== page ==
Screen Shot 2015-03-04 at 3.44.35 PMNeed more evidence of the bourbon boom in full blossom?

Kentucky exported a record $397.9 million in spirits in 2014 — the vast majority of the whiskey variety — putting the state second for spirits exports in the United States, behind only Tennessee. It marks a 72.6 percent increase since 2010.

The data was compiled by the Kentucky Cabinet for Economic Development, which includes bourbons as part of the whiskies category. In 2014, Kentucky exported $301.1 million worth of whiskey — its second-best tally ever. The record for whiskey exports came in 2012, at $314.6 million.

Still, from 2010-2014, Kentucky’s whiskey exports rose 56.7 percent.

The Commonwealth was the second-largest exporter of whiskies in the U.S. behind Tennessee, which exported $712 million in 2014. Total U.S. whiskey exports were $1.3 billion in 2014, also a record.

The top destinations for Kentucky whiskies globally were, in order:

  1. Australia, at $63.1 million — up 23 percent in five years
  2. Spain, at $49.9 million — up 4,532 percent
  3. Japan, at $44.9 million — up 97 percent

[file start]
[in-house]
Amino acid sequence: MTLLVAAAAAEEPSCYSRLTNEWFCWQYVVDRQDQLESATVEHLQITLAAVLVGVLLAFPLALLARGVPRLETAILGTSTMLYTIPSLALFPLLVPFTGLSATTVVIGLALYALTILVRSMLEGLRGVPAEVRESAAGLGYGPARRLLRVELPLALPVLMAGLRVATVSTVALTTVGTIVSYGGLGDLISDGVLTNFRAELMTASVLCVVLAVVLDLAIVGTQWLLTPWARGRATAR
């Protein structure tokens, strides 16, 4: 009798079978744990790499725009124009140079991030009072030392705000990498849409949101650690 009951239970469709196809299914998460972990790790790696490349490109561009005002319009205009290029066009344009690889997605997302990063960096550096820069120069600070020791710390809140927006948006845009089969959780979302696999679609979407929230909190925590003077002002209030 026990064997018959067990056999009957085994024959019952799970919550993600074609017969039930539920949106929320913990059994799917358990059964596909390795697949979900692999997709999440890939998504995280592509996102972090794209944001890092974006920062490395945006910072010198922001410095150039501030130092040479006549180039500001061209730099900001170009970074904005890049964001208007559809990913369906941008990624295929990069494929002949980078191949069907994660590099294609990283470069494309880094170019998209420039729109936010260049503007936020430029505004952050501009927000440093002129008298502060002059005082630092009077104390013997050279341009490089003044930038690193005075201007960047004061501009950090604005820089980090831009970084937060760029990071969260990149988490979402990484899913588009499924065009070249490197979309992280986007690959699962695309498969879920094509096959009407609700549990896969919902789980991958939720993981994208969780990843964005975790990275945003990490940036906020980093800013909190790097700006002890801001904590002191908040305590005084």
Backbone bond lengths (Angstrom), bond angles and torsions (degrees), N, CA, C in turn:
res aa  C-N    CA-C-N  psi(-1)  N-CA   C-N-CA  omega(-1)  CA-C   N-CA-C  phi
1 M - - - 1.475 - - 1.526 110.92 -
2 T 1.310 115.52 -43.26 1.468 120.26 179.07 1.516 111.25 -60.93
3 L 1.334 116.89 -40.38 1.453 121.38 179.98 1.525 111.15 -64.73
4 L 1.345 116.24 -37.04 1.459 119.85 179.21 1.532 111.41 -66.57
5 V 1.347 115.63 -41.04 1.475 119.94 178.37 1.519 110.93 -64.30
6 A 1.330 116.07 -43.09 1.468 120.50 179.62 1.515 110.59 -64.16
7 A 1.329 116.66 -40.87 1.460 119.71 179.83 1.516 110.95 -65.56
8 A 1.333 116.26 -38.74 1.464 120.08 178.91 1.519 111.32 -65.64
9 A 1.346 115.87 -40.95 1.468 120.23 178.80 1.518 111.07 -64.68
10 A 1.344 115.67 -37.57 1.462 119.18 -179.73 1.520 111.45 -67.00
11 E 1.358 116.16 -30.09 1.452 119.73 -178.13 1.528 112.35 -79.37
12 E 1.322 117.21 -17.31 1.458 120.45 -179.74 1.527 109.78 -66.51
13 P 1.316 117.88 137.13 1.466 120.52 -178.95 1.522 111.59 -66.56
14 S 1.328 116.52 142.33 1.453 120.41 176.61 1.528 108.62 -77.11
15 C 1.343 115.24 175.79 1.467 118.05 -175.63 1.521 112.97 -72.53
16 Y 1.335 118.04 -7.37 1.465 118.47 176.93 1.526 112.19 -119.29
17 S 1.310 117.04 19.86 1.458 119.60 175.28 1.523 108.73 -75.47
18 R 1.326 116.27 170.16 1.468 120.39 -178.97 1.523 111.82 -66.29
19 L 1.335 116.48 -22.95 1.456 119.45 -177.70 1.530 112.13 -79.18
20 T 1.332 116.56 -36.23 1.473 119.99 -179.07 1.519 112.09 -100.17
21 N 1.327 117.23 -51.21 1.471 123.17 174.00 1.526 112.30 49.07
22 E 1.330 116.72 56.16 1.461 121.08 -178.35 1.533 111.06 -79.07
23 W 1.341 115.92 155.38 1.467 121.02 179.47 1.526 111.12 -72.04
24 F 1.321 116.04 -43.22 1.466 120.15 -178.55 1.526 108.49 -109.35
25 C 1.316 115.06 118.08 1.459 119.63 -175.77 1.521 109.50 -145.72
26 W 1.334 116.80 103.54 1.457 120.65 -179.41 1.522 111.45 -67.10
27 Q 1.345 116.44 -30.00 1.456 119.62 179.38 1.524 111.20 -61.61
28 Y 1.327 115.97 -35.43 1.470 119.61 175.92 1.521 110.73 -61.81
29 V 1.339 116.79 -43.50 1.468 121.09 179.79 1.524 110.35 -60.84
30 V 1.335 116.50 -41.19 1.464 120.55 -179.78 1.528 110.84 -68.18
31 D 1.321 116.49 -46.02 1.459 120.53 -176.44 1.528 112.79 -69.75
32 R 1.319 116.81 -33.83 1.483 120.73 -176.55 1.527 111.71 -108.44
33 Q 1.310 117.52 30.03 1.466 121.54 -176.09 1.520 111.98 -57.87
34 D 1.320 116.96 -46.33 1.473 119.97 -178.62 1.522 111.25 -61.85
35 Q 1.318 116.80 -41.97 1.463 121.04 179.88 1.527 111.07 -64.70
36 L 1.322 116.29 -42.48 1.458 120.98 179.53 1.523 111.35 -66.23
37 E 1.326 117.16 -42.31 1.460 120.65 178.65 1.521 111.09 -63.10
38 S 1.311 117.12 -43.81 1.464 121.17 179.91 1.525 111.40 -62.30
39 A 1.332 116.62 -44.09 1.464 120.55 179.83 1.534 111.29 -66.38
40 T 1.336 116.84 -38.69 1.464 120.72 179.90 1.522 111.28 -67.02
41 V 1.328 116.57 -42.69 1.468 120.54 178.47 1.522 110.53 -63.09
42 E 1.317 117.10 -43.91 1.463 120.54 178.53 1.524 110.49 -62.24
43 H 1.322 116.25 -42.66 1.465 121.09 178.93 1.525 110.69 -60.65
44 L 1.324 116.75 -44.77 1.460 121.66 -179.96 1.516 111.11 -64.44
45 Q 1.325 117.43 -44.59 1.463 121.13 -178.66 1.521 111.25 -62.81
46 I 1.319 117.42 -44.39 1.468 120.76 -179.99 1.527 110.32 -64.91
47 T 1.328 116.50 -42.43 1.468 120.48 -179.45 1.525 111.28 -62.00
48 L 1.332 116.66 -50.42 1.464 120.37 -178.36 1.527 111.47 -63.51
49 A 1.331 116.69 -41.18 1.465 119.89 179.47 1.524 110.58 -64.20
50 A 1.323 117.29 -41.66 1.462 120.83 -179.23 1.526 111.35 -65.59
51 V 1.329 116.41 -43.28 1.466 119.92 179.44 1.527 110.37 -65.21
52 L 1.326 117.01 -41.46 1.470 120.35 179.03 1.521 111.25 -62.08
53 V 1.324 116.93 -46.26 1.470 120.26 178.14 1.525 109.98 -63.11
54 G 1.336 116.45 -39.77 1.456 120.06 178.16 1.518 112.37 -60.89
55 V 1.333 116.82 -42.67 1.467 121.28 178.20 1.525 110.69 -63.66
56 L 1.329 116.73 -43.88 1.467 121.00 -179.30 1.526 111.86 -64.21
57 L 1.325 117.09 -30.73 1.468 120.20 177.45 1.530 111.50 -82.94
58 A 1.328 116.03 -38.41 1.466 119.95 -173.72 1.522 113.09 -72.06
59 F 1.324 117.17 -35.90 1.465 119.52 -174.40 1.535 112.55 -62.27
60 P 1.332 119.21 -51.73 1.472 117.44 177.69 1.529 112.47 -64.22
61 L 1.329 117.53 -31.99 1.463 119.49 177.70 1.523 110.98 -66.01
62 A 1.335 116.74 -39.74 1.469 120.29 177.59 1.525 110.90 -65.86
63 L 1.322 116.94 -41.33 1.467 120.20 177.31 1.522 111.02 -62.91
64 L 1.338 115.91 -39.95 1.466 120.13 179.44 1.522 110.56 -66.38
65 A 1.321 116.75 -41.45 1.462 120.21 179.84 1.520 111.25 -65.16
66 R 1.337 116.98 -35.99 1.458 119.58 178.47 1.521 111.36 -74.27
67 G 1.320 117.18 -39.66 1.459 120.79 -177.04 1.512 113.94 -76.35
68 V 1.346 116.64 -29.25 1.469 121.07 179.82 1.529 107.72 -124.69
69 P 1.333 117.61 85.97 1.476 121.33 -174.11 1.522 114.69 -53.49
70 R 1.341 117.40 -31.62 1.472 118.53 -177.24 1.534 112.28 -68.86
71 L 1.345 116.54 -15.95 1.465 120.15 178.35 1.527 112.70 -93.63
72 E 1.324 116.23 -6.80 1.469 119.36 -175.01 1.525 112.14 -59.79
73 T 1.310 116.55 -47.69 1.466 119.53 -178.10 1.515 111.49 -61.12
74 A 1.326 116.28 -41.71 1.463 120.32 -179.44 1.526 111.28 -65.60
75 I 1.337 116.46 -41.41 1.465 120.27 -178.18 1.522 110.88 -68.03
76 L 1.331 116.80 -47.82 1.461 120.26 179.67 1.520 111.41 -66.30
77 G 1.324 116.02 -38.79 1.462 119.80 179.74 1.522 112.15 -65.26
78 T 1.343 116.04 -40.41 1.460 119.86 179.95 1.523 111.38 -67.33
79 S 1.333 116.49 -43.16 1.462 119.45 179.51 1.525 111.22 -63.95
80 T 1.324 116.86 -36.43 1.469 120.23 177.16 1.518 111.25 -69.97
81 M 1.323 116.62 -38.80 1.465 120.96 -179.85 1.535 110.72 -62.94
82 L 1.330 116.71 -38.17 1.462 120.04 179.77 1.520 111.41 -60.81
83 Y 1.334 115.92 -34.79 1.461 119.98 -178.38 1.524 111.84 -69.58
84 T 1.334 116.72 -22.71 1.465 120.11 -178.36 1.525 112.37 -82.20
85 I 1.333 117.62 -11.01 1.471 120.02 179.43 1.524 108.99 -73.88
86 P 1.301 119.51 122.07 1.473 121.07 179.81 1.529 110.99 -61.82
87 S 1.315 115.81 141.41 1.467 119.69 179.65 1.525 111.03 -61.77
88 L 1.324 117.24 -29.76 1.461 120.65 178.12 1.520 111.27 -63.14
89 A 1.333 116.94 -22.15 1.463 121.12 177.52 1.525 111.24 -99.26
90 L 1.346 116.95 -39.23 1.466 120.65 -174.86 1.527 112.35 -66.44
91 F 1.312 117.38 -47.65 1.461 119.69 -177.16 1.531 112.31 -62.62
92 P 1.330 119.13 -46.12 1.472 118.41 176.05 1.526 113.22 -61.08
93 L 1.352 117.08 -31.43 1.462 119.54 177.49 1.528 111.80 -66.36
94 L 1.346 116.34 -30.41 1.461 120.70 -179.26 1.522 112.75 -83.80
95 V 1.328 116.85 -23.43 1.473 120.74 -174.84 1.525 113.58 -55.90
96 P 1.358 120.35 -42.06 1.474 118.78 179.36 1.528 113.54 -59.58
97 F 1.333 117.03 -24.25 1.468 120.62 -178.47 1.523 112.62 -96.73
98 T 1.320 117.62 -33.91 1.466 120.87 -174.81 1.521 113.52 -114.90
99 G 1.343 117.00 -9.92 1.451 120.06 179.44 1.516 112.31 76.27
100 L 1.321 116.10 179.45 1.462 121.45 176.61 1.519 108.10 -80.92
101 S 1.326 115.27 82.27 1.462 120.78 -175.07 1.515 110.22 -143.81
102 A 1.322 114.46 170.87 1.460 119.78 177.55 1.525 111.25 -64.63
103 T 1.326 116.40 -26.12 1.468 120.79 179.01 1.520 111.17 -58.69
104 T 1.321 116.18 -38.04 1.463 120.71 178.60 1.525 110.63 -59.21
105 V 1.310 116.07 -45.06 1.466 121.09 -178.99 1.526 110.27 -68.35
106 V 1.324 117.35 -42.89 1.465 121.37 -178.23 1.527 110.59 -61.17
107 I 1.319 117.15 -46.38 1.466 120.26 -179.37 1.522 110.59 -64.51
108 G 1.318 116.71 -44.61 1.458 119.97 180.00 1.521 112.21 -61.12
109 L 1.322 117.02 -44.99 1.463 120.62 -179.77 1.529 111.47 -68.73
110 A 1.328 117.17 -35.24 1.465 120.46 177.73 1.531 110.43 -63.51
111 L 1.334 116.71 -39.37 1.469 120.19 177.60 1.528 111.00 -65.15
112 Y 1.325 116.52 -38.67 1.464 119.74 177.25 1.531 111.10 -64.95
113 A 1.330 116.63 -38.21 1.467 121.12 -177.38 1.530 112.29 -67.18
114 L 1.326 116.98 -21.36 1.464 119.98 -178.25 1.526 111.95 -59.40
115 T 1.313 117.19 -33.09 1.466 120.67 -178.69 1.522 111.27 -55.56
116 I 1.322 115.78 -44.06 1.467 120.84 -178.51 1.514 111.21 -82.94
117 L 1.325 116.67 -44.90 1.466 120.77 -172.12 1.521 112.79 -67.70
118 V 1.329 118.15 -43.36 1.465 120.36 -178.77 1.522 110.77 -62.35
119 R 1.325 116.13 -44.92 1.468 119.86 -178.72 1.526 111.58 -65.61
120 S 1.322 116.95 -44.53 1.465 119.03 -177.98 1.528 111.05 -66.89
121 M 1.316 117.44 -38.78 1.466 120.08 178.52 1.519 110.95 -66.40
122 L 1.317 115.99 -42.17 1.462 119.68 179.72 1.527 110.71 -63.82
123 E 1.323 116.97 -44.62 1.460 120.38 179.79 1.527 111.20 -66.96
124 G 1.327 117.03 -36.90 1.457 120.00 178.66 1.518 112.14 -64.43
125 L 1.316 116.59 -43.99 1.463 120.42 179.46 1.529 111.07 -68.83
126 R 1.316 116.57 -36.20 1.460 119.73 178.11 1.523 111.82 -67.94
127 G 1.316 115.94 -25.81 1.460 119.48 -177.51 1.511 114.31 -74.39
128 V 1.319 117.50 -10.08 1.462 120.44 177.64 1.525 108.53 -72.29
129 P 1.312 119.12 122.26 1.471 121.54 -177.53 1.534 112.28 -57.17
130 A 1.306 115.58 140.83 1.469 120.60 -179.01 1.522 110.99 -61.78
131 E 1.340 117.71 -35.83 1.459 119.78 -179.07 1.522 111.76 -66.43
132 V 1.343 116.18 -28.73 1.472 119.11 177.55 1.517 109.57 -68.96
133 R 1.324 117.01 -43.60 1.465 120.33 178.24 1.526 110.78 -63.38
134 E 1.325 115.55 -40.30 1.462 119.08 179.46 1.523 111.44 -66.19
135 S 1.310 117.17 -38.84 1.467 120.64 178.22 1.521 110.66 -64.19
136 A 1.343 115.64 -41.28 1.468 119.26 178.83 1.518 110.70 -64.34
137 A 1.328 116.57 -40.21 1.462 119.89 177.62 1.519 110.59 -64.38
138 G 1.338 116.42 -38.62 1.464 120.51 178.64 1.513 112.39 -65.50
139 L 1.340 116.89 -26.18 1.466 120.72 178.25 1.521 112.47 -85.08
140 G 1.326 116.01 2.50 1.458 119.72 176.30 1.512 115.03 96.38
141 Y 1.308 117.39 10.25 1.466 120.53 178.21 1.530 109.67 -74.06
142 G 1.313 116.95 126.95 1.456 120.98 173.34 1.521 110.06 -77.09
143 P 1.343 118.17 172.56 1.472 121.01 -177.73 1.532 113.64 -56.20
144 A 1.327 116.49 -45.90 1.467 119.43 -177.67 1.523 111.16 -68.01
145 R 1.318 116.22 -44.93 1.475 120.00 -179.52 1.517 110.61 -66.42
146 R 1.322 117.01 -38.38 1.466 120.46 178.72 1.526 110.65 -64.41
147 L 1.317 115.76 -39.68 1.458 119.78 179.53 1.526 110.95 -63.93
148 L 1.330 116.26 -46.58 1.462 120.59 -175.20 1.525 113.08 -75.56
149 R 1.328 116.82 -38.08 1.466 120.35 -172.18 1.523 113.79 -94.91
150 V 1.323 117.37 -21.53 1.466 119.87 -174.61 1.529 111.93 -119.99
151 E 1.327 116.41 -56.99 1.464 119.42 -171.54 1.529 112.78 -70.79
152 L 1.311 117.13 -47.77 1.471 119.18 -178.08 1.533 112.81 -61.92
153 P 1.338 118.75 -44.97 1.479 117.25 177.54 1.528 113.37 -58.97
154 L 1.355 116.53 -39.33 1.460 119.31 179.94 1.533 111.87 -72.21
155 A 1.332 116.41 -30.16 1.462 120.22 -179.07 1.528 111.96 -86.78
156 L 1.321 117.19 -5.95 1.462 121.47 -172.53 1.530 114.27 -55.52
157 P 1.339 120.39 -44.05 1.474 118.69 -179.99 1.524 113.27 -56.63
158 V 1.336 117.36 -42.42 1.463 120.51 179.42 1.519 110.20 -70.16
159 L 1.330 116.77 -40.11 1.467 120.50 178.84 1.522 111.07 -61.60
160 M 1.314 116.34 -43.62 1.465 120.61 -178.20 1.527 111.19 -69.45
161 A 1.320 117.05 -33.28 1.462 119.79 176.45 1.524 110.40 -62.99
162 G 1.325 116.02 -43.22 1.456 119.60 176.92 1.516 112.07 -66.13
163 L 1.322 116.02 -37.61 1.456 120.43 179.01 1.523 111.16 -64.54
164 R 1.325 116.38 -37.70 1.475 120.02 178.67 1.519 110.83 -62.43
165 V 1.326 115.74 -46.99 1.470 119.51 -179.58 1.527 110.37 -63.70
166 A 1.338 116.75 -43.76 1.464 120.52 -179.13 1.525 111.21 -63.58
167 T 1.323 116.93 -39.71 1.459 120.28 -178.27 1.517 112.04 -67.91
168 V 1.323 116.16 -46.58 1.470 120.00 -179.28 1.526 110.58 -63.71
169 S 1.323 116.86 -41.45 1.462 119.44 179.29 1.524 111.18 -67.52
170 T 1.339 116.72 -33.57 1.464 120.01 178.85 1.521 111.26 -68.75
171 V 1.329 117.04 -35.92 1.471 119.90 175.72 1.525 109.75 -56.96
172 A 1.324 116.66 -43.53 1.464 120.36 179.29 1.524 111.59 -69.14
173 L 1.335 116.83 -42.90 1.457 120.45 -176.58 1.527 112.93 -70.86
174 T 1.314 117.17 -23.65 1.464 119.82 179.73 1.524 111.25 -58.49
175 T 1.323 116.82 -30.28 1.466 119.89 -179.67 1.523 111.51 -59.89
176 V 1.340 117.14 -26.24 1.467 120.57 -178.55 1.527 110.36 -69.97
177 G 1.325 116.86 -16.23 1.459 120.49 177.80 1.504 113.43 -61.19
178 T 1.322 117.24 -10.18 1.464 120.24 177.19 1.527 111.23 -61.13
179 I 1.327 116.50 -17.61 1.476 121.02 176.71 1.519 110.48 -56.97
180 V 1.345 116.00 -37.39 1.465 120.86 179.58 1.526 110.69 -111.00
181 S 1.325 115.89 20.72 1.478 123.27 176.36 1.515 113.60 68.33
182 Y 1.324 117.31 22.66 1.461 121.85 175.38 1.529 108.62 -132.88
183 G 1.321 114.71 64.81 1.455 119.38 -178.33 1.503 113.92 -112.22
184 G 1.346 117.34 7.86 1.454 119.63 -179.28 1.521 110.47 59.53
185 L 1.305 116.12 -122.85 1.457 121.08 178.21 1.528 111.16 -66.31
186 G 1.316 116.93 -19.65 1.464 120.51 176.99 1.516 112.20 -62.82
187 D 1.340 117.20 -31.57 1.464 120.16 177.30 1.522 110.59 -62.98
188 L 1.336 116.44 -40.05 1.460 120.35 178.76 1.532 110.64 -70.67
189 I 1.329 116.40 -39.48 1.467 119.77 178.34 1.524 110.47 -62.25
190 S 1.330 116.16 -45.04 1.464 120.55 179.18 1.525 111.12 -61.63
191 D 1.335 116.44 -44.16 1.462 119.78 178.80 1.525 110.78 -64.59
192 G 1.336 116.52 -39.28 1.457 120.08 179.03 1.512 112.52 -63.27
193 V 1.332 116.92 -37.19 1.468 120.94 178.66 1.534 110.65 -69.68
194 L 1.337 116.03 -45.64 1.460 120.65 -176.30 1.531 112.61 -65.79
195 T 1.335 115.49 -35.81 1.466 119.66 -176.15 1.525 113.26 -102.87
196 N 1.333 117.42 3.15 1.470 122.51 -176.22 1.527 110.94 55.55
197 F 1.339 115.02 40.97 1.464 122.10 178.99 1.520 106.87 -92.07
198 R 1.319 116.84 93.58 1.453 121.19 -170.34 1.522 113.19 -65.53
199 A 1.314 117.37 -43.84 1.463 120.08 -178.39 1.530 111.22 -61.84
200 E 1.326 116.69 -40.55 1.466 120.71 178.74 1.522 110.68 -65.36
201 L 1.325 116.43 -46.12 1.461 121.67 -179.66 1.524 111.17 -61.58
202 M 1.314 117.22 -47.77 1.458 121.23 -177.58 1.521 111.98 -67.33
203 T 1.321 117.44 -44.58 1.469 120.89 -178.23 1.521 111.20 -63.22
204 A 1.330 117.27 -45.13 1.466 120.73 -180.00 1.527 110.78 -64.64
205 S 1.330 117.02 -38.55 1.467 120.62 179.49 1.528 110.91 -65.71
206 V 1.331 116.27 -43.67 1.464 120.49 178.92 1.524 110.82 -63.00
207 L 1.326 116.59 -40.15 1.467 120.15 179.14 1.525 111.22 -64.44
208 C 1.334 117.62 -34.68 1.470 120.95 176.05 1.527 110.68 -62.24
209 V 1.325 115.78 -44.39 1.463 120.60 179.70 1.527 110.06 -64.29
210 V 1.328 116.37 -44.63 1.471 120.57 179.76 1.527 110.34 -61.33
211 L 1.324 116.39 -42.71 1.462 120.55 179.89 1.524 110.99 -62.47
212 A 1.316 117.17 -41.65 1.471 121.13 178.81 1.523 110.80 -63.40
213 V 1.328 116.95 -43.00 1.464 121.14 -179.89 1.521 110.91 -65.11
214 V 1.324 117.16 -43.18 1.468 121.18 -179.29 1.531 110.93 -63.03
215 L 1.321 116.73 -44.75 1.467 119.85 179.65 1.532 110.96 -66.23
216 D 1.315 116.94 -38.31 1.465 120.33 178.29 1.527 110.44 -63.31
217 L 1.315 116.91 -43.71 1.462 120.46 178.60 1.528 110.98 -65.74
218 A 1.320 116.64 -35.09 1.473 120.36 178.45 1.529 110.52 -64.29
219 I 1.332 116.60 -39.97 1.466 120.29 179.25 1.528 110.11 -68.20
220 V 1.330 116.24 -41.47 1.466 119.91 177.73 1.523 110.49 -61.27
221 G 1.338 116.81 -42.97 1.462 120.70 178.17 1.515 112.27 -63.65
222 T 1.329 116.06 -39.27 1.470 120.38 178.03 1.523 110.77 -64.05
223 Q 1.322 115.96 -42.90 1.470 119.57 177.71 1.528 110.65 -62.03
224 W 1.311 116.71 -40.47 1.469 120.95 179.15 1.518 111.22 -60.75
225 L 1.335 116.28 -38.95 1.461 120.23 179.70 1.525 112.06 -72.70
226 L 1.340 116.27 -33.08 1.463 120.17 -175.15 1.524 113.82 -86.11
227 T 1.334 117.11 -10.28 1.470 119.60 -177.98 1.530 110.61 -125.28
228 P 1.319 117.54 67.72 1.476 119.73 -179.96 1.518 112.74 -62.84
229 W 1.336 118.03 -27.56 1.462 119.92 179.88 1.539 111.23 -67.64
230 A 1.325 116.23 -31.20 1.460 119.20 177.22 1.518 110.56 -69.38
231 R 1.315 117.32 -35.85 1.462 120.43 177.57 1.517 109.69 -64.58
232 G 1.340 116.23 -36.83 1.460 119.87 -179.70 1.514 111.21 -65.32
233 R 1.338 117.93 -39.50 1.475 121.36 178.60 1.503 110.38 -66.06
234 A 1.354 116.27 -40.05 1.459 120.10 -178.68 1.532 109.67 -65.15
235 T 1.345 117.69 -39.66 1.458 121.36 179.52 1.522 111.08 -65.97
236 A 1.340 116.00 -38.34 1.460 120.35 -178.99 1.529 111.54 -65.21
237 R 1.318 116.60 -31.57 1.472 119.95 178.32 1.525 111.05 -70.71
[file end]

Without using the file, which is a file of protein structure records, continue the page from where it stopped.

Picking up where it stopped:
4. Canada, at $23.2 million — up 73 percent
  5. Germany, at $19 million — down 60 percent

Perhaps the biggest surprise is how well Kentucky did in most major spirits categories, not just whiskies/bourbon. In fact, non-whiskies are growing, as a category, far faster for exports than whiskies, as this chart from the cabinet shows:

Screen Shot 2015-03-04 at 3.29.52 PMKentucky is tops in the U.S. for exports of liqueurs and cordials, at $42.8 million in 2014, up 194 percent since 2010. Also, Kentucky exported $26.8 million worth of grape brandy in 2014, up a noteworthy 413.8 percent since 2014. This made Kentucky the third-largest state exporter of grape brandy in the U.S.

And just in time for another Kentucky snowstorm comes vodka. Kentucky exported $6.6 million worth of the clear liquor in 2014, fifth-best in the U.S. and up 334.2 percent since 2010.

David Serchuk is a staff writer at Insider Louisville. He is a former editor at Forbes.com, and an ex-reporter at Forbes magazine. He's written for NPR, CNBC.com, New York, Pittsburgh, Louisville and other publications named for places. He enjoys writing about business, music and other things as well.


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